Aasha Davis Talks Pariah
An Interview with Aasha Davis
By Wilson Morales
December 26, 2011
Having done numerous episodic work on various TV series such as a ‘Gilmore Girls,’ ‘Grey’s Anatomy,’ House,’ and best known for her roles as Waverly Grady on ‘Friday Night Lights’ and Chelsea Lewis on ‘South of Nowhere,’ actress Aasha Davis will next be seen on the big screen in the Sundance Film Festival favorite, ‘Pariah.’
Directed by Dee Rees and opening in limited theaters on Dec.28 before expanding nationwide in early 2012, the film stars Adepero Oduye as Alike, a 17-year-old African-American Brooklyn teenager who’s juggling conflicting identities and risks friendship, heartbreak, and family in a desperate search for sexual expression.
Blackfilm.com recently spoke with Davis about her role in the film and the bond she created with the cast.
What’s your role in the film and what was the attraction to being part of it?
Aasha Davis: I play Bina and she’s the girl that Alike’s mom wants her to hang out with to be a good influence on her. What attracted me to the role was the script. It was the entire story and not just my character in particular, and how important the film was. I just wanted to be a part of it.
What sort of back-story did you give for Bina?
Aasha Davis: She’s someone who’s just excited to experience the world. She’s interested in finding out who she can be and just wants to dabble and see who she is. It’s a coming-of-age story and those feelings of who am I and what part do I play in this world.
From its premiere at Sundance to its December release, how excited are you that it’s finally coming out in theaters?
Aasha Davis: Oh my goodness! It’s so exciting. I remember feeling how important the story was from the beginning and you never know how it’s going to connect with other people as fully as it does with your own heart. It feels great and wonderful that other people are recognizing the power of this film.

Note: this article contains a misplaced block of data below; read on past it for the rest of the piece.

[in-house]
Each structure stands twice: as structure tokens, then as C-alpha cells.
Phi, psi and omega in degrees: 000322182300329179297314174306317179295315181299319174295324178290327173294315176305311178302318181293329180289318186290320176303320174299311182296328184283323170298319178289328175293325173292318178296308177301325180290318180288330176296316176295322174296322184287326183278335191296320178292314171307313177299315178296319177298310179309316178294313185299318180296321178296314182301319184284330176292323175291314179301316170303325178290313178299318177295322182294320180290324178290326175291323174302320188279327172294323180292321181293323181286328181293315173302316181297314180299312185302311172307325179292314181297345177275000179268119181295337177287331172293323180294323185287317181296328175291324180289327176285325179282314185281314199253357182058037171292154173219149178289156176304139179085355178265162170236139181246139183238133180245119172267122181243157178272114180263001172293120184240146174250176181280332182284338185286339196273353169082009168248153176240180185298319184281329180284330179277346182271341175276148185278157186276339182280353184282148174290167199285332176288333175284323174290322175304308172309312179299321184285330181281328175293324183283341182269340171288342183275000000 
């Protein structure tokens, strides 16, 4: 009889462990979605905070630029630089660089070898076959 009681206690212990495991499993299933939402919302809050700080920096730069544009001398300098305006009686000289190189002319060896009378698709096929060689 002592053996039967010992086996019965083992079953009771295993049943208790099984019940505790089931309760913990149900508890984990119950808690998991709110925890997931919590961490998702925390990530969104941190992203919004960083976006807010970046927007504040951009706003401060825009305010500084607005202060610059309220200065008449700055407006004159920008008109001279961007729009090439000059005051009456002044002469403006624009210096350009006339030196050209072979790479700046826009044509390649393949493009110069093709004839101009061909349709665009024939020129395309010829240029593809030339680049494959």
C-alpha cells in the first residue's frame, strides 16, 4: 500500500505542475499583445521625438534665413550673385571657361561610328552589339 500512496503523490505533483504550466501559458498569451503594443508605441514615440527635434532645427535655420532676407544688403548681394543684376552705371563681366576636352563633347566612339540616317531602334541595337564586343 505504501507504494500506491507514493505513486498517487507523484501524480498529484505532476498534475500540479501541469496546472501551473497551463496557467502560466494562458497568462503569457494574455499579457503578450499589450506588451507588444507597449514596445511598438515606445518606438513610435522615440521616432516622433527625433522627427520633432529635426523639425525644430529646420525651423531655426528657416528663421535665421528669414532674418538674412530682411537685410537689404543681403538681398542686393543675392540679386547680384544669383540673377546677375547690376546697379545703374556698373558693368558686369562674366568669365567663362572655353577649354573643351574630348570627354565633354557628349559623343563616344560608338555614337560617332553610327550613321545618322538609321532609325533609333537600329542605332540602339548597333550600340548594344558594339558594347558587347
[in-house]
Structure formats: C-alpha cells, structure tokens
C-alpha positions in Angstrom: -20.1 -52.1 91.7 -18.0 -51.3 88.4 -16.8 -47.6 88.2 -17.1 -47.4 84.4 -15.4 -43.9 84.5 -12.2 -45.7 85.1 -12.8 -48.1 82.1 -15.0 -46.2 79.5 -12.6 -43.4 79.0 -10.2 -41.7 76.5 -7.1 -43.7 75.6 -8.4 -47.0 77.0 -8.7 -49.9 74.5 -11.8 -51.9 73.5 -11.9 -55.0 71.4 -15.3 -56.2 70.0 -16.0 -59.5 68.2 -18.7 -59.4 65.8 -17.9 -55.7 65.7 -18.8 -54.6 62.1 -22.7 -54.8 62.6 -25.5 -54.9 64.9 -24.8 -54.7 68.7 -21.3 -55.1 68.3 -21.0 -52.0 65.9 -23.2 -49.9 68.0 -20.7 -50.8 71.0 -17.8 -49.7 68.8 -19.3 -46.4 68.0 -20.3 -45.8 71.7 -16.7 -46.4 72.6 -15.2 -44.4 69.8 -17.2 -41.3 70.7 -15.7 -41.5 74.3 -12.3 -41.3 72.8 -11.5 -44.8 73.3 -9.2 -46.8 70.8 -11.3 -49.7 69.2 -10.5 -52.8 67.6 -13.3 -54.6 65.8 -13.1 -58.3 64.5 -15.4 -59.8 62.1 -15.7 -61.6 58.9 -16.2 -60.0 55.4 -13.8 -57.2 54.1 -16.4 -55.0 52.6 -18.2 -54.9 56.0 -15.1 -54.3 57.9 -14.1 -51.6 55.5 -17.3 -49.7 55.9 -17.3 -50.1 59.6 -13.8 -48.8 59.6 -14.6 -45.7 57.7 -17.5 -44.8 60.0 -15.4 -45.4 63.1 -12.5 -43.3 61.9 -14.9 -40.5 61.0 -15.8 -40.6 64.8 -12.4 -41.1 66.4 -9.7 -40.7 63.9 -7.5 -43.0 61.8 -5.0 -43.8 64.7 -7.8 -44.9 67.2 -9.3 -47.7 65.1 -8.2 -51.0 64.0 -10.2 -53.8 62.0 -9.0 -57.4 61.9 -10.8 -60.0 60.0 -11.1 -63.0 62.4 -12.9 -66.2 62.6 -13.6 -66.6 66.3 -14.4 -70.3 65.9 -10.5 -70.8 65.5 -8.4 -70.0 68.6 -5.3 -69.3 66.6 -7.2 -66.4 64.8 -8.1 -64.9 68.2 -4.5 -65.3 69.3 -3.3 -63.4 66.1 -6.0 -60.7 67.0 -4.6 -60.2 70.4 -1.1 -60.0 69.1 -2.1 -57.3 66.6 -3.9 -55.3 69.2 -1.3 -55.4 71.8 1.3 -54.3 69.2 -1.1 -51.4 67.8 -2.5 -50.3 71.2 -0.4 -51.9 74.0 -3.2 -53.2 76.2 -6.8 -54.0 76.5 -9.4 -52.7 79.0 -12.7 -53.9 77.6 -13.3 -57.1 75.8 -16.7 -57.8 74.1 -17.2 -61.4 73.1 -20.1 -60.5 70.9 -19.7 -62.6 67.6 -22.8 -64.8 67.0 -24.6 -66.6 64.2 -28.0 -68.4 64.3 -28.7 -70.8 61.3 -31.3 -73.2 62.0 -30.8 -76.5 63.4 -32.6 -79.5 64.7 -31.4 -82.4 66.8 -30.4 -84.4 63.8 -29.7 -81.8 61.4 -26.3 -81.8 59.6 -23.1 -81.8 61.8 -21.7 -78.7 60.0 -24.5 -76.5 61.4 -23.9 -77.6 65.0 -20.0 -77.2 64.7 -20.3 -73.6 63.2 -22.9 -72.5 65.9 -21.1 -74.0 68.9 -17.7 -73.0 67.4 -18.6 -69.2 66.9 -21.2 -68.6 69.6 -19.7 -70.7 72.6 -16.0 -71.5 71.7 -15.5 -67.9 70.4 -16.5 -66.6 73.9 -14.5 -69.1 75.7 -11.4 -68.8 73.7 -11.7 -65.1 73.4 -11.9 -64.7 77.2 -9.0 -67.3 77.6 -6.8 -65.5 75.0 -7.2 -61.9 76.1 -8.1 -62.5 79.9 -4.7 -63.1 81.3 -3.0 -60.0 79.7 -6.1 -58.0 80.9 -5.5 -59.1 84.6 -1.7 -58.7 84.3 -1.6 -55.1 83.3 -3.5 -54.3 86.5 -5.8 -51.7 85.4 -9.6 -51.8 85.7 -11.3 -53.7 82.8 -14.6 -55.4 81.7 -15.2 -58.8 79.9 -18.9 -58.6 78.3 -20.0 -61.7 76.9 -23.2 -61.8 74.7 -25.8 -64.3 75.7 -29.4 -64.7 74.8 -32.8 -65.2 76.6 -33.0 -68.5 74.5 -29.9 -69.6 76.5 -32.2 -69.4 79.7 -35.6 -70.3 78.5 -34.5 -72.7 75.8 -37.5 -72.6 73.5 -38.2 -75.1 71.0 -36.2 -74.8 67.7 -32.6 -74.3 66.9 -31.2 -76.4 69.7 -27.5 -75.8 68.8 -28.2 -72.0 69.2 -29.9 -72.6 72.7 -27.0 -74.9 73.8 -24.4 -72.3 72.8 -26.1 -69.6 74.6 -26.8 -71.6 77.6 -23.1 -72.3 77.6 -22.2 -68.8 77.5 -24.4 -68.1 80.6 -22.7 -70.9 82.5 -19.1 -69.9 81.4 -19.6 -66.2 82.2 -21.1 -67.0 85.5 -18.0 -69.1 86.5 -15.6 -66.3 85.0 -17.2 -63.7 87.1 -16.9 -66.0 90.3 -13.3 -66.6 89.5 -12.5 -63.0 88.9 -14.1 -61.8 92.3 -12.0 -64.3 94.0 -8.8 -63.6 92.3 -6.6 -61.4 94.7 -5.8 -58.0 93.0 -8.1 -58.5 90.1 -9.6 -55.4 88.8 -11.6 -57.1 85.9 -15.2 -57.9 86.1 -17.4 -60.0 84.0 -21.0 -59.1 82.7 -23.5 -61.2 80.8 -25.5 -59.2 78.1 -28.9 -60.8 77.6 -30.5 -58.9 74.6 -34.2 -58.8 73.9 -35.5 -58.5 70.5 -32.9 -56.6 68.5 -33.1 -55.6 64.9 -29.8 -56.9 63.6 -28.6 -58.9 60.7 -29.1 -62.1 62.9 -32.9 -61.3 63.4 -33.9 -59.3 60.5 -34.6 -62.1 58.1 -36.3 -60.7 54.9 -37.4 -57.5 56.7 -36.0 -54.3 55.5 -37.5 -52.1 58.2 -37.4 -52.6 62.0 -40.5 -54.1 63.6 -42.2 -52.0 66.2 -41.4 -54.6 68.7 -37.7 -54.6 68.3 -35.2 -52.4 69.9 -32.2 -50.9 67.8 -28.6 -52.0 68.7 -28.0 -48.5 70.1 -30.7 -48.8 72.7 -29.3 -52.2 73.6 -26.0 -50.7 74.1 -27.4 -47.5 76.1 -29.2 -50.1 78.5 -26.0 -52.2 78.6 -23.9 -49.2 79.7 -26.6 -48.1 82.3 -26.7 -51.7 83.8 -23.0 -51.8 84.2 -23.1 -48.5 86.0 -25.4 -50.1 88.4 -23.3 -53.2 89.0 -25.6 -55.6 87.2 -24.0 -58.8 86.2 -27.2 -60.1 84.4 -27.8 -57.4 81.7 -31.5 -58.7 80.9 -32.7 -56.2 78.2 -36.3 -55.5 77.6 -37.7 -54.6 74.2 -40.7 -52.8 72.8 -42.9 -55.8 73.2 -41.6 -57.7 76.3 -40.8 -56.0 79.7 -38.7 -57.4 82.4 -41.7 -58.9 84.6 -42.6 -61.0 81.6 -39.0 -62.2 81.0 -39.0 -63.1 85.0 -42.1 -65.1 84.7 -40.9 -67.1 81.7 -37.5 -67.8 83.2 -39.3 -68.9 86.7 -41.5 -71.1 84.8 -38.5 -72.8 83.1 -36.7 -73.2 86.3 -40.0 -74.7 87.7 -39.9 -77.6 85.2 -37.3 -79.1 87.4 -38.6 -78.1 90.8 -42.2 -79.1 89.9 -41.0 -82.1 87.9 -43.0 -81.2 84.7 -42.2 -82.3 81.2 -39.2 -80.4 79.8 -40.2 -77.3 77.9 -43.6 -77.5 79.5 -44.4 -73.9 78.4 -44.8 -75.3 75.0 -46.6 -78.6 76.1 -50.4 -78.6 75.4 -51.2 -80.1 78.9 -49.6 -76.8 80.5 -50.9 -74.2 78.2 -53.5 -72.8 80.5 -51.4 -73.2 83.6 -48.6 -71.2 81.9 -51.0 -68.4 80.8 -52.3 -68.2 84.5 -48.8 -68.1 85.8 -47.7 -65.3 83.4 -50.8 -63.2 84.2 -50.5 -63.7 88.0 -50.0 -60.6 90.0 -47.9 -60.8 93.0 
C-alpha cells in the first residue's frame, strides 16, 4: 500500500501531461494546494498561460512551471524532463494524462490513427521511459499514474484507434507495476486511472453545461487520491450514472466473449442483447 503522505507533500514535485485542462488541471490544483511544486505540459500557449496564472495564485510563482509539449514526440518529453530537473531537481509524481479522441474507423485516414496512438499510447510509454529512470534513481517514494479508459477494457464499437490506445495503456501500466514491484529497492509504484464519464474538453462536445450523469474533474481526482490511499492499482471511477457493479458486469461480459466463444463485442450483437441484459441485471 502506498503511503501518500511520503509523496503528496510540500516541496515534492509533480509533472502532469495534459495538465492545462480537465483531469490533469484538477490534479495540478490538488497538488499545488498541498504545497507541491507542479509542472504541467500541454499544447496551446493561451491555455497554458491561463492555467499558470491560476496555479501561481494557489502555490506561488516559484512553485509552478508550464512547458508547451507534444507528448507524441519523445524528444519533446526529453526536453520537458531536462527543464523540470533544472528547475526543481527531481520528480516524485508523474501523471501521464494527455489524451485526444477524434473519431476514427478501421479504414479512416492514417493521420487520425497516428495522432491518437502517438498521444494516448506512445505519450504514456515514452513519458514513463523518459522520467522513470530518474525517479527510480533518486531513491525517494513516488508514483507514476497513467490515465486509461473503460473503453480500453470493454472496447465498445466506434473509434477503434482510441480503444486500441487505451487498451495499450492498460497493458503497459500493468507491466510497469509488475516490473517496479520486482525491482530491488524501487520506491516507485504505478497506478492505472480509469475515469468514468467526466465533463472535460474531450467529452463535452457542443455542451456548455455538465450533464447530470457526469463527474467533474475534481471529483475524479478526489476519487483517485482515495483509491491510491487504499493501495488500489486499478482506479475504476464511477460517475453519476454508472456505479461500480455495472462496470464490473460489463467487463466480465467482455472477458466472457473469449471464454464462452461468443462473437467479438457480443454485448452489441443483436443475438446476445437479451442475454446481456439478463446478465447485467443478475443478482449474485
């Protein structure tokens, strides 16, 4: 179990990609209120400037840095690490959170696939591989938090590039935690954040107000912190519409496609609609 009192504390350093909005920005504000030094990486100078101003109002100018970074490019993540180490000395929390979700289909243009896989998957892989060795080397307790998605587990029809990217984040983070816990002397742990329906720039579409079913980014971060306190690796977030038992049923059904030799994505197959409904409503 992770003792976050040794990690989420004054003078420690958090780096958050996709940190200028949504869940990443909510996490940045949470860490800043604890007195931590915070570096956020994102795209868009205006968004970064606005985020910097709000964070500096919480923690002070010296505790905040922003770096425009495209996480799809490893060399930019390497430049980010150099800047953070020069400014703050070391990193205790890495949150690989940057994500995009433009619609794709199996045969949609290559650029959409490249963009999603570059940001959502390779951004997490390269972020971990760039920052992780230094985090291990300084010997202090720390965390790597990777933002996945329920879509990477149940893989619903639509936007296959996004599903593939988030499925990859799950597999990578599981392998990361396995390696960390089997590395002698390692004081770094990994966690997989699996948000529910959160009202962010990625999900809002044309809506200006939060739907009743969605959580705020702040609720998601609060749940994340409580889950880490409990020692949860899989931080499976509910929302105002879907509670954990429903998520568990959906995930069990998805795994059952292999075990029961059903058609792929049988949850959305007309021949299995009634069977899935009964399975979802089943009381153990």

How was working with Dee Rees and Adepero (Oduye)?
Aasha Davis: Dee Rees is so organized and a complete director. She gives you every details about your character and you can talk to her about anything. Adepero’s this wonderful spirit. During shooting she would make hats around craft services. She’s a wonderful giving actor.
How do you think this film is universal and not just a Black film?
Aasha Davis: I feel that anyone who’s been a teenager; or anyone who’s trying to figure out what’s the next step they will take in their life can relate to this story. I too can relate by having the feeling of how I am going to portray. It may be a young story, but as the economy changes and as life changes, you have to figure out what’s the next step or the next thing I could be in and how I would be accepted for that. Every person I saw coming out of the screening, I could see how the film affected them. Whether it was a hand shake, a nod, or the punch in the arm that I would get, their reaction is a satisfying feeling and that’s wonderful.
From its premiere at Sundance until now, what else have you been working on?
Aasha Davis: I did an episode of ‘Castle,’ and what a great family of cast and crew. They were welcoming and when ever you do episodic work, like one or two episodes on a show, you never know how people will treat you or if you will fit in, or if it’s going to be hard or busy. But it was an amazing experience to work on the show and surrounded by so much support. I’m also working on some other things, but you’ll see me again.
Because of the long journey the film has taken before its release, have you and the cast developed a great bond?
Aasha Davis: Yes. I just saw Charles Parnell the other day. He was at my house. We’re going to be bonded for the rest of our lives because of this important film. It’s not like anything anyone has seen before. It’s going to be a benchmark and we’re always going to have that.